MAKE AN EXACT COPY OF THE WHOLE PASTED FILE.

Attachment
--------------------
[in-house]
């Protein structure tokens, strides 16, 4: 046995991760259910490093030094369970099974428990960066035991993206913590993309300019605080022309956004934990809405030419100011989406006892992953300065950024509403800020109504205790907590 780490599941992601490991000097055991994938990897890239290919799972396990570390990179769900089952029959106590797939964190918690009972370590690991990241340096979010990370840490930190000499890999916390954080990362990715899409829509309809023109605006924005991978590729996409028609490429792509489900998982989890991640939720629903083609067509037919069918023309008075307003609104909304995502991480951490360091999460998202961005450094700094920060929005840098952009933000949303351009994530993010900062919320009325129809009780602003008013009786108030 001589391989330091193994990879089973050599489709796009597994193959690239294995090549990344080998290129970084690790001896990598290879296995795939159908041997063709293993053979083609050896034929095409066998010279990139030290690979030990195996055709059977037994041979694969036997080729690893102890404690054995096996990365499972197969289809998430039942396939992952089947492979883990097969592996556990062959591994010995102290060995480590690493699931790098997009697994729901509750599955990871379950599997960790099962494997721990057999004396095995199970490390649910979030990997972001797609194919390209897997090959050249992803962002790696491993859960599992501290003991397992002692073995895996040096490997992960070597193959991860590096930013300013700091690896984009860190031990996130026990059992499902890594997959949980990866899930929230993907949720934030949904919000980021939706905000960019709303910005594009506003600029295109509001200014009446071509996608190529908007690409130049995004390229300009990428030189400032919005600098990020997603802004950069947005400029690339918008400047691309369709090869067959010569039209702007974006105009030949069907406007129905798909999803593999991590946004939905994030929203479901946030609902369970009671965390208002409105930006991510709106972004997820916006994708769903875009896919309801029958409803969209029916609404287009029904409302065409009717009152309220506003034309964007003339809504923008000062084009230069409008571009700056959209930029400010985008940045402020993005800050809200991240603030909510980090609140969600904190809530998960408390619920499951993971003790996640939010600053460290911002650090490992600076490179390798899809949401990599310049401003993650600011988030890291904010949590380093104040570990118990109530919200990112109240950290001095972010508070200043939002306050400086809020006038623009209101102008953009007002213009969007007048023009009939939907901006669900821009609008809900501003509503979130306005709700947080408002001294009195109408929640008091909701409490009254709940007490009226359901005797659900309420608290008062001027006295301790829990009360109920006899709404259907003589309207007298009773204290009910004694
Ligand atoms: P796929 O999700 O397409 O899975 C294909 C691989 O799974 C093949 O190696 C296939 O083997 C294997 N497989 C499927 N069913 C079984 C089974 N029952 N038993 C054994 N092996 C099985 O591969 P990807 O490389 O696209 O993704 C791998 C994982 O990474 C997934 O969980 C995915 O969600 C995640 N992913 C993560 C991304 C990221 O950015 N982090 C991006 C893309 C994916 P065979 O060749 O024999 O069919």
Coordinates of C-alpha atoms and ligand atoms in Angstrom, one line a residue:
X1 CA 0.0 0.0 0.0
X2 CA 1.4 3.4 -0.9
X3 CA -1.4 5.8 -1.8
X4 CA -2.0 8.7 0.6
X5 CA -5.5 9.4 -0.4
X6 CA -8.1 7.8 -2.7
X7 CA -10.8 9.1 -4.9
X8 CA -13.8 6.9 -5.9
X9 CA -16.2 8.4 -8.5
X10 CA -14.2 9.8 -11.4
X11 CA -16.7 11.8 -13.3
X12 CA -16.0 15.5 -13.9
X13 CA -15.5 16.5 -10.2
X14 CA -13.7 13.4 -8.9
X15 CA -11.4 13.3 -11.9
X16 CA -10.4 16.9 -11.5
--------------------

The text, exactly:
[in-house]
């Protein structure tokens, strides 16, 4: 046995991760259910490093030094369970099974428990960066035991993206913590993309300019605080022309956004934990809405030419100011989406006892992953300065950024509403800020109504205790907590 780490599941992601490991000097055991994938990897890239290919799972396990570390990179769900089952029959106590797939964190918690009972370590690991990241340096979010990370840490930190000499890999916390954080990362990715899409829509309809023109605006924005991978590729996409028609490429792509489900998982989890991640939720629903083609067509037919069918023309008075307003609104909304995502991480951490360091999460998202961005450094700094920060929005840098952009933000949303351009994530993010900062919320009325129809009780602003008013009786108030 001589391989330091193994990879089973050599489709796009597994193959690239294995090549990344080998290129970084690790001896990598290879296995795939159908041997063709293993053979083609050896034929095409066998010279990139030290690979030990195996055709059977037994041979694969036997080729690893102890404690054995096996990365499972197969289809998430039942396939992952089947492979883990097969592996556990062959591994010995102290060995480590690493699931790098997009697994729901509750599955990871379950599997960790099962494997721990057999004396095995199970490390649910979030990997972001797609194919390209897997090959050249992803962002790696491993859960599992501290003991397992002692073995895996040096490997992960070597193959991860590096930013300013700091690896984009860190031990996130026990059992499902890594997959949980990866899930929230993907949720934030949904919000980021939706905000960019709303910005594009506003600029295109509001200014009446071509996608190529908007690409130049995004390229300009990428030189400032919005600098990020997603802004950069947005400029690339918008400047691309369709090869067959010569039209702007974006105009030949069907406007129905798909999803593999991590946004939905994030929203479901946030609902369970009671965390208002409105930006991510709106972004997820916006994708769903875009896919309801029958409803969209029916609404287009029904409302065409009717009152309220506003034309964007003339809504923008000062084009230069409008571009700056959209930029400010985008940045402020993005800050809200991240603030909510980090609140969600904190809530998960408390619920499951993971003790996640939010600053460290911002650090490992600076490179390798899809949401990599310049401003993650600011988030890291904010949590380093104040570990118990109530919200990112109240950290001095972010508070200043939002306050400086809020006038623009209101102008953009007002213009969007007048023009009939939907901006669900821009609008809900501003509503979130306005709700947080408002001294009195109408929640008091909701409490009254709940007490009226359901005797659900309420608290008062001027006295301790829990009360109920006899709404259907003589309207007298009773204290009910004694
Ligand atoms: P796929 O999700 O397409 O899975 C294909 C691989 O799974 C093949 O190696 C296939 O083997 C294997 N497989 C499927 N069913 C079984 C089974 N029952 N038993 C054994 N092996 C099985 O591969 P990807 O490389 O696209 O993704 C791998 C994982 O990474 C997934 O969980 C995915 O969600 C995640 N992913 C993560 C991304 C990221 O950015 N982090 C991006 C893309 C994916 P065979 O060749 O024999 O069919």
Coordinates of C-alpha atoms and ligand atoms in Angstrom, one line a residue:
X1 CA 0.0 0.0 0.0
X2 CA 1.4 3.4 -0.9
X3 CA -1.4 5.8 -1.8
X4 CA -2.0 8.7 0.6
X5 CA -5.5 9.4 -0.4
X6 CA -8.1 7.8 -2.7
X7 CA -10.8 9.1 -4.9
X8 CA -13.8 6.9 -5.9
X9 CA -16.2 8.4 -8.5
X10 CA -14.2 9.8 -11.4
X11 CA -16.7 11.8 -13.3
X12 CA -16.0 15.5 -13.9
X13 CA -15.5 16.5 -10.2
X14 CA -13.7 13.4 -8.9
X15 CA -11.4 13.3 -11.9
X16 CA -10.4 16.9 -11.5